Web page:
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A Studied Innocence: Review of Amina Cain’s CREATURE and Eva Heisler’s DRAWING WATER | Word Riot

December 15, 2013      

A Studied Innocence: Review of Amina Cain’s CREATURE and Eva Heisler’s DRAWING WATER

Amina Cain, Creature. Dorothy, A Publishing Project, 2013.

Eva Heisler, Drawing Water. Noctuary Press, 2013.

Review by Angela Woodward

A few weeks ago, a month ago, or at some time in the more or less recent past, I clicked on a link presented to me by a message in my in-box, or on the sidebar of another piece I was reading on line, or that a friend of a friend had posted on a blog someone else recommended to me. I consumed this glimmer of a piece of writing in a few idle moments, ephemera attached to ephemera. A writer sat at her desk watching some people gathered in the alley below. Nothing happened in this story or essay or fragment except that the woman returned to her desk many hours later to see that the people were still there, this time in a slightly different configuration. One of them was now missing, or two of them stood closer together, or their geometry of two and three had recast itself into four and one, or a different two and three. The writer looked at them through the window, first in the morning light, then in the evening light. At one point, she held the curtain over her face, or a handkerchief or scarf. I clicked away from the story, and have since been unable to find it again. I don’t know the name of the author, or where it was published, or even whether it was published, in contrast to simply having been posted somewhere. The next day I tried to find it again, searching through every deleted and outdated message, retracing my electronic meanderings. I failed, and later searches still came up with nothing. Not only did the words leave no tangible trace, but the writer herself seemed to have crafted the piece out of air. The “I” of the story didn’t pretend to be any kind of person other than a woman writing at a desk. No scenery was set beyond the lightly sketched alley, the room, and the window. No dialog came out of the mouths of the people in the alley, and no characters interrupted the reverie of the “I” at her desk. She did nothing, went nowhere, but seemed to spend her day writing, and writing about nothing. The sense, though, of her whole day wasted, so little in it that the lives of the figures outside came so clearly into focus, ate at me. The partial, minimal narrative aroused an immense longing in me for a completeness I feel I have been denied. Something has been taken away from me, the story said to me, perhaps while I slept.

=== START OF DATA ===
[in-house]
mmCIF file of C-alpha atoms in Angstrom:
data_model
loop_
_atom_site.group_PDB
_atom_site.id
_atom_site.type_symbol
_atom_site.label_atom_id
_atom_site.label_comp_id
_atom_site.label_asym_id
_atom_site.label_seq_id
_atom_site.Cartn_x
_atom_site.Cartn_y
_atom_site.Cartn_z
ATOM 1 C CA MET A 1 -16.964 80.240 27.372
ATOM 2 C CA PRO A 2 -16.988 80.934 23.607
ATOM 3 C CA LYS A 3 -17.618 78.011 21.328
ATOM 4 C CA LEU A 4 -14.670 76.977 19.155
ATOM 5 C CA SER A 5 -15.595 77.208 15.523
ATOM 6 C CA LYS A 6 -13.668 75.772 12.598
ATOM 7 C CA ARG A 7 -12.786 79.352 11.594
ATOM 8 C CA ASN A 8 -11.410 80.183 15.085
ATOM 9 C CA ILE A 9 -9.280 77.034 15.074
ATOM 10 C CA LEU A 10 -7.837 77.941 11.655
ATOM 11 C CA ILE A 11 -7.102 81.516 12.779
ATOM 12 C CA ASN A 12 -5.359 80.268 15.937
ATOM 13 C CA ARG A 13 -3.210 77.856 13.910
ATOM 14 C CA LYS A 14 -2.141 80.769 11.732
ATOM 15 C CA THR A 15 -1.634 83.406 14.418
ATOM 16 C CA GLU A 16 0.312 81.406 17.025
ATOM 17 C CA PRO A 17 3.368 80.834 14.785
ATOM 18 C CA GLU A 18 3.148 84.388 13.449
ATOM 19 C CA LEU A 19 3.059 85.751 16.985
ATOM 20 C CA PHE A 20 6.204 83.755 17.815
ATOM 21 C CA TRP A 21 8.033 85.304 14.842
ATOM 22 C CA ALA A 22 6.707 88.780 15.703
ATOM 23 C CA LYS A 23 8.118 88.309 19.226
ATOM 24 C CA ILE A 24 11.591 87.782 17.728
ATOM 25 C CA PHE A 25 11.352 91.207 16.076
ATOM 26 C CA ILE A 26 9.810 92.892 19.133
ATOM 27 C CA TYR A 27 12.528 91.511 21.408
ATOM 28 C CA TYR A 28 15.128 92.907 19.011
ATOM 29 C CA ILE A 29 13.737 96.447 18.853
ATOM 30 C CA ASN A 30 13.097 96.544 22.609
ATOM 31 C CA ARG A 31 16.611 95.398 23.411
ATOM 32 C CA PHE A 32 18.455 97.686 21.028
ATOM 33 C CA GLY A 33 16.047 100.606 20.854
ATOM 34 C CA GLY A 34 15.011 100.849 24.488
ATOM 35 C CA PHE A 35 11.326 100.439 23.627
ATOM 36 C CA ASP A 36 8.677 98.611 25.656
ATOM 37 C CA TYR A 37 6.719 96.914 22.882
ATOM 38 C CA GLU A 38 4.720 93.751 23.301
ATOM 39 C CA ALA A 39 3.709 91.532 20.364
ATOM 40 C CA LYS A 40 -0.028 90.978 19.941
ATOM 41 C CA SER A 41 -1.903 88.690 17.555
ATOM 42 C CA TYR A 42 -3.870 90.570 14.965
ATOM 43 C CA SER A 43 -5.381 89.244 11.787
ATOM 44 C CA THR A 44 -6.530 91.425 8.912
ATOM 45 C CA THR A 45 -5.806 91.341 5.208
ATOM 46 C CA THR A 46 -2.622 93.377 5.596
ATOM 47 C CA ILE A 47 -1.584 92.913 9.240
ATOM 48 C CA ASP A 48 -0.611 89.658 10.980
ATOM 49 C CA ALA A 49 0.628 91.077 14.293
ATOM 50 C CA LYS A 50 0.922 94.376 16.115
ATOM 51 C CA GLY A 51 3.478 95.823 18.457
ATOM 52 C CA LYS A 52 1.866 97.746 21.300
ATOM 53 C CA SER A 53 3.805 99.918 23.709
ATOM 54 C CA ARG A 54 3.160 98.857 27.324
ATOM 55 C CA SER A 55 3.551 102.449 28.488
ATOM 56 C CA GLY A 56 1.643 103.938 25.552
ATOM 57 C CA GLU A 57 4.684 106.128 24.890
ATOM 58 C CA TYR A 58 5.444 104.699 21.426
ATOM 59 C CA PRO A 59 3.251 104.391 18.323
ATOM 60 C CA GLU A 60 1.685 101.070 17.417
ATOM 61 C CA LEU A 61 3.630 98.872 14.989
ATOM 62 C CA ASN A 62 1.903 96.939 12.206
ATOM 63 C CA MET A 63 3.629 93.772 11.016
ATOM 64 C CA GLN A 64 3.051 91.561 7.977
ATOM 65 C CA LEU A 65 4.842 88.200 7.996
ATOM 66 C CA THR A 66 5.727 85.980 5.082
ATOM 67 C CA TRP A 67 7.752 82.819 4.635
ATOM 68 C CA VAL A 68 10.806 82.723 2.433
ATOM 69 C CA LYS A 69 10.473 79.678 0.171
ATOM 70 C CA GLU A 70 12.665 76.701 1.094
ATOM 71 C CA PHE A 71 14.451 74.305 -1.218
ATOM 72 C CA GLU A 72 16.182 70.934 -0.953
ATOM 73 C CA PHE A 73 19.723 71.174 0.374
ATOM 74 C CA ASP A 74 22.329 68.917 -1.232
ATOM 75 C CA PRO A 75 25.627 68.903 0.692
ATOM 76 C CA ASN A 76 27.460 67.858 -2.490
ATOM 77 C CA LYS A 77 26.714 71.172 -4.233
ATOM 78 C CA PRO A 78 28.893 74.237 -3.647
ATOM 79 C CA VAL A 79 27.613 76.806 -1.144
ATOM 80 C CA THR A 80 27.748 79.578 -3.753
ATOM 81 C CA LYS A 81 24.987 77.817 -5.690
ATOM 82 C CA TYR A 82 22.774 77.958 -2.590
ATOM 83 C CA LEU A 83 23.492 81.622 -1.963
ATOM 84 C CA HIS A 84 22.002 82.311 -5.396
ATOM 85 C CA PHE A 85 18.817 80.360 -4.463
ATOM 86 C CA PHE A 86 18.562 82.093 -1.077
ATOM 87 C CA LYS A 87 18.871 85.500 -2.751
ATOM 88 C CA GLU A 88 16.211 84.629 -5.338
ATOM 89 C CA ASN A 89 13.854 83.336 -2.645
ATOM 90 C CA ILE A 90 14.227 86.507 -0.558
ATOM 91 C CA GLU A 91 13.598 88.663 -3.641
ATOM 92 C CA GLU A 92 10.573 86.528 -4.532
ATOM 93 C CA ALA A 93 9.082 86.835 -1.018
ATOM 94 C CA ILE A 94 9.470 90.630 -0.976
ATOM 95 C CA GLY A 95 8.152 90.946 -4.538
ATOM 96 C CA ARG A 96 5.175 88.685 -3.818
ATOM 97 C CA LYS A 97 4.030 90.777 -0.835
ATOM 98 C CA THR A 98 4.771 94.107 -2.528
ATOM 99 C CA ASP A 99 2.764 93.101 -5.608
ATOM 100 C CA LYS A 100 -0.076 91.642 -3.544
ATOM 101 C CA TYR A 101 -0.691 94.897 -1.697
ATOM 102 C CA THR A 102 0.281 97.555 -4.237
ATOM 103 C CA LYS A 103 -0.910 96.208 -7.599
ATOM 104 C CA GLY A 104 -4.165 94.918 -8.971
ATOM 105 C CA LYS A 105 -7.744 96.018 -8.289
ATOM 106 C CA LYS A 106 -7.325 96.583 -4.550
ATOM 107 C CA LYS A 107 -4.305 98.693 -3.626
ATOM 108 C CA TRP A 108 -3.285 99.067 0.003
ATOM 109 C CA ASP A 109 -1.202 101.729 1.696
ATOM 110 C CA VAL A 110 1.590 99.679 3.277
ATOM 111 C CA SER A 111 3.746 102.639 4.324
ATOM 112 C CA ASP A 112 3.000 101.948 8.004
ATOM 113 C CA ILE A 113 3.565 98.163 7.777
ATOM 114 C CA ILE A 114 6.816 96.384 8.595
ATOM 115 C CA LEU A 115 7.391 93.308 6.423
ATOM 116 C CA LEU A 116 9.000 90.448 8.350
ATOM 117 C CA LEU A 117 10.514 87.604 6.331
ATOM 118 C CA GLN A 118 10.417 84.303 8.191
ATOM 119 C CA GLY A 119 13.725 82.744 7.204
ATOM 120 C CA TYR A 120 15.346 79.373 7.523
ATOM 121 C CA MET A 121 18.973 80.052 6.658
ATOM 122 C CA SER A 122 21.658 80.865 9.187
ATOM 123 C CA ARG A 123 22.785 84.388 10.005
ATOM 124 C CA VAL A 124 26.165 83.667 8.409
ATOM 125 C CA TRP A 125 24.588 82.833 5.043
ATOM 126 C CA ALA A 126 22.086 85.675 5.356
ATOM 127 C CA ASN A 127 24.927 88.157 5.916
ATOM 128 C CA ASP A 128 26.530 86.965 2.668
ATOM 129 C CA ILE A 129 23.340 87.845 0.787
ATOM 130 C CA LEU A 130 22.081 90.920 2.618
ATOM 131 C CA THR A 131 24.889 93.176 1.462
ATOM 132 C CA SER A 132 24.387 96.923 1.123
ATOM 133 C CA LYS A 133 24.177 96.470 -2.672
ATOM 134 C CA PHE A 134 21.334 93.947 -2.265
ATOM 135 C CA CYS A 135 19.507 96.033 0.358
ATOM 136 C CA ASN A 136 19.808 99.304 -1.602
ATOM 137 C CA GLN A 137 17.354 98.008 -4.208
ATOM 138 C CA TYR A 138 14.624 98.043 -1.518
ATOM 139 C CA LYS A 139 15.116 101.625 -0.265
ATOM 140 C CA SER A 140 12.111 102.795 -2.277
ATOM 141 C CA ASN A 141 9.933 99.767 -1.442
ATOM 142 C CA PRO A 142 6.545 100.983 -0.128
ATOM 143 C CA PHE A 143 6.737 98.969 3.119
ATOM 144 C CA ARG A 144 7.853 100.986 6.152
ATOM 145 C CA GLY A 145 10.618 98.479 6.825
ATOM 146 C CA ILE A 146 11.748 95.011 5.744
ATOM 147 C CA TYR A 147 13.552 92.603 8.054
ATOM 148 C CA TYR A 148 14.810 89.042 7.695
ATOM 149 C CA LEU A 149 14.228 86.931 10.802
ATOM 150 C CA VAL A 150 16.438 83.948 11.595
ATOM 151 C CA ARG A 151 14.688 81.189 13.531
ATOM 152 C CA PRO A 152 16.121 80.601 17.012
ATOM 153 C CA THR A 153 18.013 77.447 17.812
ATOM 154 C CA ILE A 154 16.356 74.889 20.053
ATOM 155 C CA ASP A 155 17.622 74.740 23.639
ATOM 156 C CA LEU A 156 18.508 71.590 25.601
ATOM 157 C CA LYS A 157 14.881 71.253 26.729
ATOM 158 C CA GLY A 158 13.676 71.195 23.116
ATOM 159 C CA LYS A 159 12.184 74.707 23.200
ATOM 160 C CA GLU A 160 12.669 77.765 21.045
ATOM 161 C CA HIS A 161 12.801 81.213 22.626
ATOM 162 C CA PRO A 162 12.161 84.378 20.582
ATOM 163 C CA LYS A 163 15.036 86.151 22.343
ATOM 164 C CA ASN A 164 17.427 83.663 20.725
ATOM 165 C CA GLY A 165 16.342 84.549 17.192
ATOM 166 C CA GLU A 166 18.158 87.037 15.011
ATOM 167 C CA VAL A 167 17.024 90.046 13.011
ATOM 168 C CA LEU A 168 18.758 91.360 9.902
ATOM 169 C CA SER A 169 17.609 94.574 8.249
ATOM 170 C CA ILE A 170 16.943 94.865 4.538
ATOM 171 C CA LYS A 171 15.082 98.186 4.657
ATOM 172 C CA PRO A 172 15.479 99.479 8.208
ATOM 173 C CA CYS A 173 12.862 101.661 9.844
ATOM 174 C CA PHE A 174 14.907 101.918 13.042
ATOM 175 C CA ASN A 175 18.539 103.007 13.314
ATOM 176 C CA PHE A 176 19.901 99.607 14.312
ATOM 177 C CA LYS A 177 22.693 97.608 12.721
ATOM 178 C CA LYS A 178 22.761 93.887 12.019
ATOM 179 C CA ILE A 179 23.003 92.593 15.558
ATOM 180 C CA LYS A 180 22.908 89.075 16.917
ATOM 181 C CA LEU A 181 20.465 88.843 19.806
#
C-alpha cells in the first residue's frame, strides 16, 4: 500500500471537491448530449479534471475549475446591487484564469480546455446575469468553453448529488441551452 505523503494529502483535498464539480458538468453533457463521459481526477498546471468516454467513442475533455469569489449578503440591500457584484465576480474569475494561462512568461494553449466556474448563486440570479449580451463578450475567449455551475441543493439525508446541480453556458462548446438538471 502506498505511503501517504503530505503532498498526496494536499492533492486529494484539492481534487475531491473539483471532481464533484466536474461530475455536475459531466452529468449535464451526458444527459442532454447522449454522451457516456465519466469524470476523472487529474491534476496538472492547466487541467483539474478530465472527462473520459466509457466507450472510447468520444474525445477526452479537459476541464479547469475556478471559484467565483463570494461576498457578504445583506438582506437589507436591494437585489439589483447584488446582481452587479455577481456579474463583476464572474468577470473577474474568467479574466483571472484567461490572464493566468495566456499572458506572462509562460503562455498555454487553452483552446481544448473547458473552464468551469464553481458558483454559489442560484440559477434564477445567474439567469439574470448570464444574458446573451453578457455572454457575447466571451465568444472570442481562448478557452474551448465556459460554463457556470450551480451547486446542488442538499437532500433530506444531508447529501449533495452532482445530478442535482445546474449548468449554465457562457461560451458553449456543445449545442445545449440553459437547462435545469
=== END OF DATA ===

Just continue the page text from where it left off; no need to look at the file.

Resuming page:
This may explain my attraction to the cobweb-thin creations of Amina Cain and Eva Heisler. The only thing assuring about these two books is that I can return to them, thumb their physical pages, and so dip repeatedly into their projections of complete worlds refracted by the most partial of half-closed eyes. Both Cain’s short story collection Creature and the essay, notebook, or unclassifiable prose piece Drawing Water, by Eva Heisler, present writers writing about writing, a studied innocence where nothing much seems made up, nothing is analyzed or solved, a few figures appear and then exit. That is, the devices of narrative have been cast off in favor of what looks like a pure or raw setting down. These pieces’ reticence leads to a kind of blankness of feeling, which nevertheless signals a tumult of emotion held off stage. Eva Heisler’s author note states that she lived in Iceland for nine years, and that Drawing Water evolved from “a series of notebook entries published in Icelandic translation” in an Icelandic weekly magazine. Some of the entries are quotes or near quotes from John Ruskin’s The Elements of Drawing, and others make use of text from a book on the artist Marcel Broodthaers. It is difficult to determine what is quotation and what is Heisler, the lines pushed into a form that reads as poetry because of the precision of the breaks. Here for example is one page in its entirety: